Finding Their Way: Family Engagement with Digital Math Activities Helps Children Develop Spatial Skills
Heather Sherwood and Ashley Lewis Presser of the Education Development Center describe ways families can build children’s spatial skills as part of their mathematical thinking.
Young children’s use of mobile devices is growing. And with this comes an opportunity to explore the extent to which tablet technology and apps can help children strengthen their early math skills. In our project Finding Our Way Around, researchers from Education Development Center (EDC) and SRI International are working with developers at WGBH – a public media pioneer – to create a set of digital (iPad) and hands-on activities for preschoolers, teachers, and parents that focus on cultivating children’s spatial vocabulary and navigational skills. The project, funded by the Heising-Simons Foundation, is part of WGBH’s First 8 Studios work, which focuses on learning from research while also giving teachers and children “a voice in the digital media development process.”
Young children’s mathematical knowledge strongly impacts and predicts their future success in school. Yet most math programs for preschool-age children focus on the development of basic math skills, such as counting and shapes, and few introduce more sophisticated skills, such as spatial thinking. Learning about spatial thinking can help children use and understand vocabulary, such as left, right, above, below, inside, around, on top of, between, and next to, as well as help them understand navigational concepts, such as using landmarks and following a path from one location to another.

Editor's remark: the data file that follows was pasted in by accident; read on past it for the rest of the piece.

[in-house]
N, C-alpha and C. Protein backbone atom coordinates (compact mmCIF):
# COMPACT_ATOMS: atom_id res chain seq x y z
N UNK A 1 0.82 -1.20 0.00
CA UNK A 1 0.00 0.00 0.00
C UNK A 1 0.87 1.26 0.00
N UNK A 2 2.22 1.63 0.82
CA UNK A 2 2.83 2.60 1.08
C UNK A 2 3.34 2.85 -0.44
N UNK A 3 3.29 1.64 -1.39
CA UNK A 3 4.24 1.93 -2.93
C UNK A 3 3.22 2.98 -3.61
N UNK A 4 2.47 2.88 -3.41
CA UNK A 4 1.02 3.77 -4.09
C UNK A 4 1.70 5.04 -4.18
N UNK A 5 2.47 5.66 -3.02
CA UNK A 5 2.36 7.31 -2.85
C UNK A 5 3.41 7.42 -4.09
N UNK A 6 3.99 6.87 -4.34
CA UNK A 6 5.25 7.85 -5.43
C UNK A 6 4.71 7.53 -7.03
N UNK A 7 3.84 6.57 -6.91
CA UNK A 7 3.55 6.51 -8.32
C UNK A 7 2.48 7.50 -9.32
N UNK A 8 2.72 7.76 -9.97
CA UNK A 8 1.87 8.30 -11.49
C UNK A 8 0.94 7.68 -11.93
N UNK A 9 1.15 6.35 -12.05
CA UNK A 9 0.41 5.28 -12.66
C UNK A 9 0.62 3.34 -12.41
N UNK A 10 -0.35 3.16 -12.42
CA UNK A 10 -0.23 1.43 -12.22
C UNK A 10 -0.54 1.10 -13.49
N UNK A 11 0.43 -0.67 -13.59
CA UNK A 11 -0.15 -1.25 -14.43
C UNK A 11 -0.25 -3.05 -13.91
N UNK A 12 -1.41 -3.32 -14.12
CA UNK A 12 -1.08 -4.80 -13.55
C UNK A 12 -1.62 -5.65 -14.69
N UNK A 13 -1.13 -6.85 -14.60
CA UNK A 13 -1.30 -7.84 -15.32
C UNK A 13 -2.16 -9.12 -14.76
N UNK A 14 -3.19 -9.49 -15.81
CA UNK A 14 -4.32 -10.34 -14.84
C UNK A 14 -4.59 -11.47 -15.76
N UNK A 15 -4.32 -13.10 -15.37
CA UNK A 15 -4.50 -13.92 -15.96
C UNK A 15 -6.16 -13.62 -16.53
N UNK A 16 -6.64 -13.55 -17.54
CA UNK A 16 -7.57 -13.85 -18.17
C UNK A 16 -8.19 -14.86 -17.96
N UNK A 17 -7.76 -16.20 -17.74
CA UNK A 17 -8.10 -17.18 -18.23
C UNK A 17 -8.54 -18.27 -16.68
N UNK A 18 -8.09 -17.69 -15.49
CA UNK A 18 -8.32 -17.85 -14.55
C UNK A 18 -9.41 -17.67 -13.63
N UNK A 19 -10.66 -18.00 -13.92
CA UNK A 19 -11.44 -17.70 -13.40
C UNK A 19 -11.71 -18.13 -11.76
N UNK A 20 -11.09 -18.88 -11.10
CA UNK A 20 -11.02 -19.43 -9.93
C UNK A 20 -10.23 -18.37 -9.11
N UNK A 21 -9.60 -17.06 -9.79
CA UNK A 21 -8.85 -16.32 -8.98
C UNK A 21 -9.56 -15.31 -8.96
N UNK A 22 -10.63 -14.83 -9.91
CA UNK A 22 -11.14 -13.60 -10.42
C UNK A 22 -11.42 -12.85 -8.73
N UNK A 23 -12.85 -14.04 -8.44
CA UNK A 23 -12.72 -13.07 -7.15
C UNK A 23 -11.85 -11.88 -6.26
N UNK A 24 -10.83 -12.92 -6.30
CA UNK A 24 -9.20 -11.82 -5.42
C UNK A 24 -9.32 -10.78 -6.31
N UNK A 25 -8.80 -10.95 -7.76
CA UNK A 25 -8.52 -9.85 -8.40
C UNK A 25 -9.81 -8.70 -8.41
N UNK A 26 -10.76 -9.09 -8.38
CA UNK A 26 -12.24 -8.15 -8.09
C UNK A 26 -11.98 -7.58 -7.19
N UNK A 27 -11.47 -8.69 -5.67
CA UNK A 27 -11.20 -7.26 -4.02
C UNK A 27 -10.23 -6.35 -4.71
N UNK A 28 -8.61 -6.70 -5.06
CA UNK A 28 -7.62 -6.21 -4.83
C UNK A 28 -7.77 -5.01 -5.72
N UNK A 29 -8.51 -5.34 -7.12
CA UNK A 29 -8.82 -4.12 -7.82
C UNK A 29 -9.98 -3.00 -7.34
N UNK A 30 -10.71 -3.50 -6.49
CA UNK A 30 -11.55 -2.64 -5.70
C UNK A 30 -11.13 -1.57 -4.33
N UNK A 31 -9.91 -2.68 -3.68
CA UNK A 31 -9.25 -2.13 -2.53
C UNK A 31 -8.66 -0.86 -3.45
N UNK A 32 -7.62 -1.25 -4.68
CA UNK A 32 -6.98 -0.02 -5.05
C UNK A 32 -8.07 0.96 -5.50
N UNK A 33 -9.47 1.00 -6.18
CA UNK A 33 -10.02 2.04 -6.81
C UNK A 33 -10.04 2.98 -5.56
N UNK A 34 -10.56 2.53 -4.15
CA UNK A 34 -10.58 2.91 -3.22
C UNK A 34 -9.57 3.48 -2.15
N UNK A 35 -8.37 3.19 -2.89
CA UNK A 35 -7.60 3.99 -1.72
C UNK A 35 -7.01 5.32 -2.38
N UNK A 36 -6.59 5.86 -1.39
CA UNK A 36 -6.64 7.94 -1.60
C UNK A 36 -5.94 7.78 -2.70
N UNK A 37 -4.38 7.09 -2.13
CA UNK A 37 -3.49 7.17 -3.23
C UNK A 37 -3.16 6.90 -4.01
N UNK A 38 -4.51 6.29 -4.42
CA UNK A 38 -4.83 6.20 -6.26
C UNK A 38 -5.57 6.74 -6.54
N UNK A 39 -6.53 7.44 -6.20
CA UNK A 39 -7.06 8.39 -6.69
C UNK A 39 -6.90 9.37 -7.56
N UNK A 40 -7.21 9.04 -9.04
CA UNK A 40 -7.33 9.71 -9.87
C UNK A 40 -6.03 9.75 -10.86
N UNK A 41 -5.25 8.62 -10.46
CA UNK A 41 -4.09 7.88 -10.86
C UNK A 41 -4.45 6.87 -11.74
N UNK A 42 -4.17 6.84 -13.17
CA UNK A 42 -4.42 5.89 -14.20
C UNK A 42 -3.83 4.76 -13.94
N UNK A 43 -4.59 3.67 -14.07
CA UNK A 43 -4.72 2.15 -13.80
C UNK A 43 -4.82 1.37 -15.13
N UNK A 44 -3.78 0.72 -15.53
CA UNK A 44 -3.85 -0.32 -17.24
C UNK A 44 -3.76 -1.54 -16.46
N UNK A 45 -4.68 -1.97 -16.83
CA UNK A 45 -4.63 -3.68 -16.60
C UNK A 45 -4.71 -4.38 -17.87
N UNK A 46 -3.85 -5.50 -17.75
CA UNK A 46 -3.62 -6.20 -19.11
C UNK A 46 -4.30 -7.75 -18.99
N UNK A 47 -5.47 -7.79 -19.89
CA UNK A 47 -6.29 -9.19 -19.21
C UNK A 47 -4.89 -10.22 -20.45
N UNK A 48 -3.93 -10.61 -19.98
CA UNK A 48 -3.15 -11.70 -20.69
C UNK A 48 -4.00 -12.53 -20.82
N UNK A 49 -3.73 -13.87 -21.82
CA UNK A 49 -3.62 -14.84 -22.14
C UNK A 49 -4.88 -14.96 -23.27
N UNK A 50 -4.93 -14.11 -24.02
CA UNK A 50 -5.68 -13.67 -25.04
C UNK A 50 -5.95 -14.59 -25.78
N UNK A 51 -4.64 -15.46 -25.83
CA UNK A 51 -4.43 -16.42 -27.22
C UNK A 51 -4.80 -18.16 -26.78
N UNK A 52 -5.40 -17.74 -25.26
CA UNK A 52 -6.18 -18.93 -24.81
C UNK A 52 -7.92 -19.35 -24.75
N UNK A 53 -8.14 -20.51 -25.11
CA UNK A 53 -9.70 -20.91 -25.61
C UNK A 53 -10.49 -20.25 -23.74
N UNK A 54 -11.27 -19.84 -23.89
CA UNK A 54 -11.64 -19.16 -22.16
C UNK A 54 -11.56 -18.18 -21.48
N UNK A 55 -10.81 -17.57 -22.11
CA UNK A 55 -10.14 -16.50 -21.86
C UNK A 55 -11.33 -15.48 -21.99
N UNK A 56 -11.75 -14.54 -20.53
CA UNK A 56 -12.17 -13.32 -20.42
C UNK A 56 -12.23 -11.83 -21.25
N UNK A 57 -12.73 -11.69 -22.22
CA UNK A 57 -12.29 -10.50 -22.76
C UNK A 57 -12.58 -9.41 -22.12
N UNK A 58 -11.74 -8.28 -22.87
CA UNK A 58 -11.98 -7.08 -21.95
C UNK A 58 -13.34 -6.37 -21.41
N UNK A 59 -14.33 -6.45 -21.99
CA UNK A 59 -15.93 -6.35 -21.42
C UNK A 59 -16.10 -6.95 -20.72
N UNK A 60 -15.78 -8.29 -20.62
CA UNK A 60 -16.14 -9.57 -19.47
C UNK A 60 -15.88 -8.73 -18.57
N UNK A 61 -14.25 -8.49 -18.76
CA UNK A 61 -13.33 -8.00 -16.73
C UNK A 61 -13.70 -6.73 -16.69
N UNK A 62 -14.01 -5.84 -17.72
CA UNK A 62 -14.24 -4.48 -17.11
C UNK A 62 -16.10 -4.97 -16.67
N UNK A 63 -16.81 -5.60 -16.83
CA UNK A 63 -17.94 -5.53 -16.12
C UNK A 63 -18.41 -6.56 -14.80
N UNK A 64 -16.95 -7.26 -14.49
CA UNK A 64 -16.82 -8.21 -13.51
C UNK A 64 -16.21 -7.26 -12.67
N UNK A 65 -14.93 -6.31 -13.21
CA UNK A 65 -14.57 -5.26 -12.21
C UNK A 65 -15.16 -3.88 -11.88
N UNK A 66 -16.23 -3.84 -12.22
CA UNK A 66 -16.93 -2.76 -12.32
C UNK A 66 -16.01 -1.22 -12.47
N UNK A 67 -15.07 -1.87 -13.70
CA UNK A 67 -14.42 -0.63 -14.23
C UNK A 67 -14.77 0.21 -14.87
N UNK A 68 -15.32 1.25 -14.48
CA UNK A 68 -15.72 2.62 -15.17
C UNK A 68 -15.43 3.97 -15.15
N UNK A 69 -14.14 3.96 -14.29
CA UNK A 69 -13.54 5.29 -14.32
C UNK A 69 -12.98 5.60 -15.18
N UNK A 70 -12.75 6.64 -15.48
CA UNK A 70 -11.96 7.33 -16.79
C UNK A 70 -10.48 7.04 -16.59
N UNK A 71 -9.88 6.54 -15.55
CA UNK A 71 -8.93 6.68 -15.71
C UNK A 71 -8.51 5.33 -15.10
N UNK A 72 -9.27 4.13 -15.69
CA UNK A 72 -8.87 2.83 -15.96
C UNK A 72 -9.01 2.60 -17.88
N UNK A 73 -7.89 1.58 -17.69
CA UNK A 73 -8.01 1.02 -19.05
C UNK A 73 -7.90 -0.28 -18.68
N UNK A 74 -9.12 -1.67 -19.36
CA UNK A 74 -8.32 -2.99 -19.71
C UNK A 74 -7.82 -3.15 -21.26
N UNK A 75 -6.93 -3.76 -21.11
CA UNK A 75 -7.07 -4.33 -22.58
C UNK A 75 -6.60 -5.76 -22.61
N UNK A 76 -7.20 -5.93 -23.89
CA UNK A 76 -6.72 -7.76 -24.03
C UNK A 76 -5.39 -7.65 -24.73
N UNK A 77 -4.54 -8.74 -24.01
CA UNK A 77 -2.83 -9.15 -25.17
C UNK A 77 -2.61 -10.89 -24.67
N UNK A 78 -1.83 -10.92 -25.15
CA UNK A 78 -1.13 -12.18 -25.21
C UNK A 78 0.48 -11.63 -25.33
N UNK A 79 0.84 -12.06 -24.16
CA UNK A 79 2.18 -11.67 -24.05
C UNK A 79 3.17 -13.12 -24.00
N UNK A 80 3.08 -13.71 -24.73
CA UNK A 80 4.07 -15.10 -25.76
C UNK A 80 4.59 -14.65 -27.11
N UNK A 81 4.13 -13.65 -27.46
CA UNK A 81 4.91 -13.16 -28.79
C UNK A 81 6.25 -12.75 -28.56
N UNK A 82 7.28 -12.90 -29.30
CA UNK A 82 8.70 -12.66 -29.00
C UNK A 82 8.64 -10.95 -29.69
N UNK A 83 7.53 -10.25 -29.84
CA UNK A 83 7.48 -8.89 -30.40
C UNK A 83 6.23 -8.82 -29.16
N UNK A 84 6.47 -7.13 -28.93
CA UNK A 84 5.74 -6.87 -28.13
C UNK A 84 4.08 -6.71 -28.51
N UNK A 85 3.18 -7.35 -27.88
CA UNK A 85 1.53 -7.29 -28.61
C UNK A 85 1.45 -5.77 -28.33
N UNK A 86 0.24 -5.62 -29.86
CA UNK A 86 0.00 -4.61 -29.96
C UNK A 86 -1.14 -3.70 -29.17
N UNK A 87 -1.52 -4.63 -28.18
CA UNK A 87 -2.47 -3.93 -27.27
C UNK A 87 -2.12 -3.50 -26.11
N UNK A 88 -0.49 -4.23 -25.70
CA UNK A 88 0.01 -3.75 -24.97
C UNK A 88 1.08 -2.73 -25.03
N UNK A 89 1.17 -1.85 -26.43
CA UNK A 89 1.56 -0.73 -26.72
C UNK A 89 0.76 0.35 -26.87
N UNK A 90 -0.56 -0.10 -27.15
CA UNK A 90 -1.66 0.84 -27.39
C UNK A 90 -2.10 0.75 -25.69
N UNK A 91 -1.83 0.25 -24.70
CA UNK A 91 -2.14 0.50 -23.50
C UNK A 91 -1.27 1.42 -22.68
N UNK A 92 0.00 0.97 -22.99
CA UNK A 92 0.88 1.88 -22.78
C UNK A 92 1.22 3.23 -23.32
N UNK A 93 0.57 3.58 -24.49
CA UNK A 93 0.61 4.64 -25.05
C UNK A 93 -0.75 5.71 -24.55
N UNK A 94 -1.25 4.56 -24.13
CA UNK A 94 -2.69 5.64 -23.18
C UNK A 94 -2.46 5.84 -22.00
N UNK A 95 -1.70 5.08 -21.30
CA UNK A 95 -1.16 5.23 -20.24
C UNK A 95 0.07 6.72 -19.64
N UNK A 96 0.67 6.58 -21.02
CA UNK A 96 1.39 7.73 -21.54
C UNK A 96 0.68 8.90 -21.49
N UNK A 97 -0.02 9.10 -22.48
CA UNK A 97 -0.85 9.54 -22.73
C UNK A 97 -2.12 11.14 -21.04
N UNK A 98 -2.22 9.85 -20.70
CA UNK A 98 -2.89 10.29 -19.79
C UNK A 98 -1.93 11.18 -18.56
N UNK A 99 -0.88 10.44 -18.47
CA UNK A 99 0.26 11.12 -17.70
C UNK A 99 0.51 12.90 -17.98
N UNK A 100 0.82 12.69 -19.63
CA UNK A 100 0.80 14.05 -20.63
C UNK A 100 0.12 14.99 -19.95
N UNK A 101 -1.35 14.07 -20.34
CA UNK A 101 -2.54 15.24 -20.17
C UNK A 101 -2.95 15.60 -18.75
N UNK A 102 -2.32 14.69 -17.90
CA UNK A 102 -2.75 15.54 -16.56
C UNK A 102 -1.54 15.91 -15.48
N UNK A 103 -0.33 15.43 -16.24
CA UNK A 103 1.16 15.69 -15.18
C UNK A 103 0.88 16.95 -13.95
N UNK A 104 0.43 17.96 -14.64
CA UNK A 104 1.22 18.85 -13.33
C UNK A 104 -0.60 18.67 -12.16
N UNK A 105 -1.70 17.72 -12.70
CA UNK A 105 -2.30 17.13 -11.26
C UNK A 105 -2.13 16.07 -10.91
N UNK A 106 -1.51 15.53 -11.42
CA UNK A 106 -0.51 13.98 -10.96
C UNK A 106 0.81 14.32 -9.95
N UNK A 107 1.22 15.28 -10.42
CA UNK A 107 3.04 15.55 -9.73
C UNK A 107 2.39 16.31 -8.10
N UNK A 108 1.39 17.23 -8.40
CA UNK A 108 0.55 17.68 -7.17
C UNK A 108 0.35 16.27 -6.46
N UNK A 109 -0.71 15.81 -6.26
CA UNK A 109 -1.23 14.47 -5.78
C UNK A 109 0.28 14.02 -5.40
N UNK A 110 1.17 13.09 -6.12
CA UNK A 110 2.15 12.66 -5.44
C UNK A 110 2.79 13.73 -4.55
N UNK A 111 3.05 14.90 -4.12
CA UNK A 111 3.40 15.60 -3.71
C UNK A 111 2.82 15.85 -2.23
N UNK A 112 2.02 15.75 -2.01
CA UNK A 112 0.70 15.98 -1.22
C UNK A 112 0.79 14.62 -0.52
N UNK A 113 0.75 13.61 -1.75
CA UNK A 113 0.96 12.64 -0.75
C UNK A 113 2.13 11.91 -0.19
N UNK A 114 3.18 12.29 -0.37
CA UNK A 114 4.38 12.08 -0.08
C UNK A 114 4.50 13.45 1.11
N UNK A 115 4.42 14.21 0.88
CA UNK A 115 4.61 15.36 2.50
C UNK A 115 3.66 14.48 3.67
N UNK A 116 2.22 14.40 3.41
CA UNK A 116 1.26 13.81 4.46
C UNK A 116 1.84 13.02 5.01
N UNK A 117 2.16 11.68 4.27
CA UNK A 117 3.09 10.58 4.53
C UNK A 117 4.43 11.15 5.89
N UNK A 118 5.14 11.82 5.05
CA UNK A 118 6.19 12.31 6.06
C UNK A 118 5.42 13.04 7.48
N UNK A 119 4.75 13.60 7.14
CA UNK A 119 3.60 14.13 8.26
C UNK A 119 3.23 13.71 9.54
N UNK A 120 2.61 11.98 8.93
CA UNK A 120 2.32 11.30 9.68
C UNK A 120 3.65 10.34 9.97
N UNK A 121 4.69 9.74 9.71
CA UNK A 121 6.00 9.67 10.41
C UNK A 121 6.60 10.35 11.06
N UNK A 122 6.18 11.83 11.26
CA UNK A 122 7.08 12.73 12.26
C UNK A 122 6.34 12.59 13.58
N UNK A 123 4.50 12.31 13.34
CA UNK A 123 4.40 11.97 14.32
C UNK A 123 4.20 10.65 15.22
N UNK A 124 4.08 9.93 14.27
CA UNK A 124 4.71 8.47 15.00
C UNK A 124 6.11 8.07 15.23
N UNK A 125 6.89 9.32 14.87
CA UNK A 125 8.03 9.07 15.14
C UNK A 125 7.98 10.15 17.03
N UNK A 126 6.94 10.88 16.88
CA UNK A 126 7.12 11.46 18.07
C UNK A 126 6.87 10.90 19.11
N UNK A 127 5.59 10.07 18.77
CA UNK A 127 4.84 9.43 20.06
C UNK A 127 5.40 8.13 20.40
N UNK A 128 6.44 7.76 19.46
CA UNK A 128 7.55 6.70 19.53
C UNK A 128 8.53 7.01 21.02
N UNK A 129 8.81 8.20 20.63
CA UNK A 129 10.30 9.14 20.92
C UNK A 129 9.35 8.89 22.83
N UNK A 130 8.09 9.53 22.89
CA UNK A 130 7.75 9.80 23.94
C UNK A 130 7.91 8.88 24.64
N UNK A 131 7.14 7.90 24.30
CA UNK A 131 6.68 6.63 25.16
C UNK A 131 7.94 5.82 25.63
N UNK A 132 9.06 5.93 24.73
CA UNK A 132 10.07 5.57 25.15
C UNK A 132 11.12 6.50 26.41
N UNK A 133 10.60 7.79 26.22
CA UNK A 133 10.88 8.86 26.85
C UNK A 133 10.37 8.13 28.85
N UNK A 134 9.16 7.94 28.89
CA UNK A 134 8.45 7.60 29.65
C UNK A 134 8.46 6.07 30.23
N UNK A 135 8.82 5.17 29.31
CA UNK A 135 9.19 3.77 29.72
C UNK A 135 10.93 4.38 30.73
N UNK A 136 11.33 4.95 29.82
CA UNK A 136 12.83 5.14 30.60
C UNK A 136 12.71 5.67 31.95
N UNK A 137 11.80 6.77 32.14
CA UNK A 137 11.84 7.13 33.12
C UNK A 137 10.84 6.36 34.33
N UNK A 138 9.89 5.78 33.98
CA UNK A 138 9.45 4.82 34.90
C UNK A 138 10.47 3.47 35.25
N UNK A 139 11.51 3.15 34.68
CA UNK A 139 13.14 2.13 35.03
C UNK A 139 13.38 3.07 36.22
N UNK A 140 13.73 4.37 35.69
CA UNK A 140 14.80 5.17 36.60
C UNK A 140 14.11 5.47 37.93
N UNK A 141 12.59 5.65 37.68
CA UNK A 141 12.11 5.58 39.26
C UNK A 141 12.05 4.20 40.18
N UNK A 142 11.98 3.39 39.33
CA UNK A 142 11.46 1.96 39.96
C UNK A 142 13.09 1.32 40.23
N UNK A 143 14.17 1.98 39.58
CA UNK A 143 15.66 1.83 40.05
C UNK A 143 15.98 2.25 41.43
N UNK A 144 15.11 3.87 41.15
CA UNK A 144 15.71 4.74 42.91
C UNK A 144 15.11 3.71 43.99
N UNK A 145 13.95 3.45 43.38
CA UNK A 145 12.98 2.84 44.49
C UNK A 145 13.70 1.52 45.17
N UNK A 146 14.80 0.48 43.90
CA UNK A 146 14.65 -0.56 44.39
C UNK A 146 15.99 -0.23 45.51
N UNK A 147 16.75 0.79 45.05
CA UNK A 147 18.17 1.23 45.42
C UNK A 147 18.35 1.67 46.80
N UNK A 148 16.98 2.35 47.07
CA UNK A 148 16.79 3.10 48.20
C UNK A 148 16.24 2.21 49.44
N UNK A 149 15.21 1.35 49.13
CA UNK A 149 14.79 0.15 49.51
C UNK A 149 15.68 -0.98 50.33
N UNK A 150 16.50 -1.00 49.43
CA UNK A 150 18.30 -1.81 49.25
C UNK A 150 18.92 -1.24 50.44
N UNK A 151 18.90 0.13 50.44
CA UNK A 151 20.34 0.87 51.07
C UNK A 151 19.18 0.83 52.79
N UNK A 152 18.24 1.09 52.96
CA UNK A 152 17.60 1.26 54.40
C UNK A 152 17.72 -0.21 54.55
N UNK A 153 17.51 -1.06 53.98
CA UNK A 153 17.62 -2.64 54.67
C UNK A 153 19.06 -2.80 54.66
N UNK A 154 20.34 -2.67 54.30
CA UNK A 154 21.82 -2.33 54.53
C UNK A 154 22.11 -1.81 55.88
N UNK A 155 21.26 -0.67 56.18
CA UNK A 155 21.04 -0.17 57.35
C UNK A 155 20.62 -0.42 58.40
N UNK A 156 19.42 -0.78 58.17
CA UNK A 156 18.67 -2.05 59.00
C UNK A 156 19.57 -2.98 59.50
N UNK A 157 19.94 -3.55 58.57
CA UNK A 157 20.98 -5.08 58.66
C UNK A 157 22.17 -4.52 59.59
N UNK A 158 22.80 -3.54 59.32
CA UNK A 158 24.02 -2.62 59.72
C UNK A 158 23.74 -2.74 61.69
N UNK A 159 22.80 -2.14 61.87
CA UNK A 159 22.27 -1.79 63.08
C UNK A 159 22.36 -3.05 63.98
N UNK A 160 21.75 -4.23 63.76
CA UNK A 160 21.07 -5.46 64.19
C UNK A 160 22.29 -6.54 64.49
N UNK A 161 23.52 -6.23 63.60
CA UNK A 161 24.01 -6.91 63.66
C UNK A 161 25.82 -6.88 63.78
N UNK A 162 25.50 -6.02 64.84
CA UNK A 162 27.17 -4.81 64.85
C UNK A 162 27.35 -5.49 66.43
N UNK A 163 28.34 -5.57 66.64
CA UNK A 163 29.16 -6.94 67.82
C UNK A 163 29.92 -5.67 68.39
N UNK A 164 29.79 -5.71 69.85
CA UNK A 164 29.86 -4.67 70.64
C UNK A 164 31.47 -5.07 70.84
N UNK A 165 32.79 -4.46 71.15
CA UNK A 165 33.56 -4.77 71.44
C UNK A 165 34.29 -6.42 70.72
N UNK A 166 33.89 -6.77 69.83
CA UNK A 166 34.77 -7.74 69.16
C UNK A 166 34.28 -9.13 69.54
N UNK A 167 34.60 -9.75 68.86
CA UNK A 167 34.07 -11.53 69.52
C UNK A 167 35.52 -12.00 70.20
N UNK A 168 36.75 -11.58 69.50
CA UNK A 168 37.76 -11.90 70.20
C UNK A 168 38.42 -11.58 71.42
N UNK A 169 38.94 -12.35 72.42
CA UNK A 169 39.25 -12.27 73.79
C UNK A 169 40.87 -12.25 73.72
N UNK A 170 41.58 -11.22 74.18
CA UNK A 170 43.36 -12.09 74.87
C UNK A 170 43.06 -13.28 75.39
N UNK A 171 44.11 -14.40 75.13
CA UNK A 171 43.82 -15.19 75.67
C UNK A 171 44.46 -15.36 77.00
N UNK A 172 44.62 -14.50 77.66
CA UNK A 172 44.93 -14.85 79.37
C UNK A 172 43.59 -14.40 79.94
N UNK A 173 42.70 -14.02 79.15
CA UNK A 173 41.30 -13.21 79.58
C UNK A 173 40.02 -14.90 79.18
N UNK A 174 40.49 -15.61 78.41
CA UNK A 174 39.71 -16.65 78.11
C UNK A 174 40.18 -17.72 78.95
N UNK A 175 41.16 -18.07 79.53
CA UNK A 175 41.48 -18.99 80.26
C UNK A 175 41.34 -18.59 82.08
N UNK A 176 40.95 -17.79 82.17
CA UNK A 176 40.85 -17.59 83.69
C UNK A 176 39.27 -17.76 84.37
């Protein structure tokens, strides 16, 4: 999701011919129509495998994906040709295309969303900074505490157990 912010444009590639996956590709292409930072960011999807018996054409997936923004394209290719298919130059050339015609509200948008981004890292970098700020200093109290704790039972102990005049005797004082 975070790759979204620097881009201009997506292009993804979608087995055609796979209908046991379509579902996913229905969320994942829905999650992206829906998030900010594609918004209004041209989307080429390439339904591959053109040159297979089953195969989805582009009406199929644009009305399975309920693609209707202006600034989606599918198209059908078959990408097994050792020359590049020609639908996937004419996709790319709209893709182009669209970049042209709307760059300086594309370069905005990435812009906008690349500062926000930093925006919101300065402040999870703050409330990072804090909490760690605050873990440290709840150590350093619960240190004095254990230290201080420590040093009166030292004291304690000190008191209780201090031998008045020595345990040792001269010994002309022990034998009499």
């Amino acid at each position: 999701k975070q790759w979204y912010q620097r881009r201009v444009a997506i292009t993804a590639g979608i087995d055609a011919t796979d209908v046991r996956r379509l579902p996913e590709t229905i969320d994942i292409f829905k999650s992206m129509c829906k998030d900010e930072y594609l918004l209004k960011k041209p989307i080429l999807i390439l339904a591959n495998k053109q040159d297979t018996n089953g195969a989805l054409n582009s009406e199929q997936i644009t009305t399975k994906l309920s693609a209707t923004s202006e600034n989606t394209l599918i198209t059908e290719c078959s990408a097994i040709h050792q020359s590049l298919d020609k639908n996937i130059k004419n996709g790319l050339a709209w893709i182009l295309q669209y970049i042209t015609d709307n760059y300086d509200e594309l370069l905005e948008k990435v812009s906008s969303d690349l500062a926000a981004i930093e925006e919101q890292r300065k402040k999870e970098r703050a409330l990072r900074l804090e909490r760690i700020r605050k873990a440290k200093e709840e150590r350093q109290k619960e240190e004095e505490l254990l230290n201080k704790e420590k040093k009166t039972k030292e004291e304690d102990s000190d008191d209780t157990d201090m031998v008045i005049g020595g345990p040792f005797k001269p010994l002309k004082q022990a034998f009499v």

What we developed: A module of learning activities for preschoolers and parents to engage in to foster spatial orientation knowledge and vocabulary. The module includes digital and hands-on activities as well as books, mealtime activities, and interesting things to do during everyday travel. Based on previous research, the team developed the digital activities in a way that can be experienced either individually or as a social, collaborative experience between family members. In addition, since hands-on activities and manipulatives are important for a child’s development and cannot be replaced by technology, these digital activities were complemented by hands-on experiences. The full set of activities is free and can be found at: http://www.first8studios.org/gracieandfriends/family/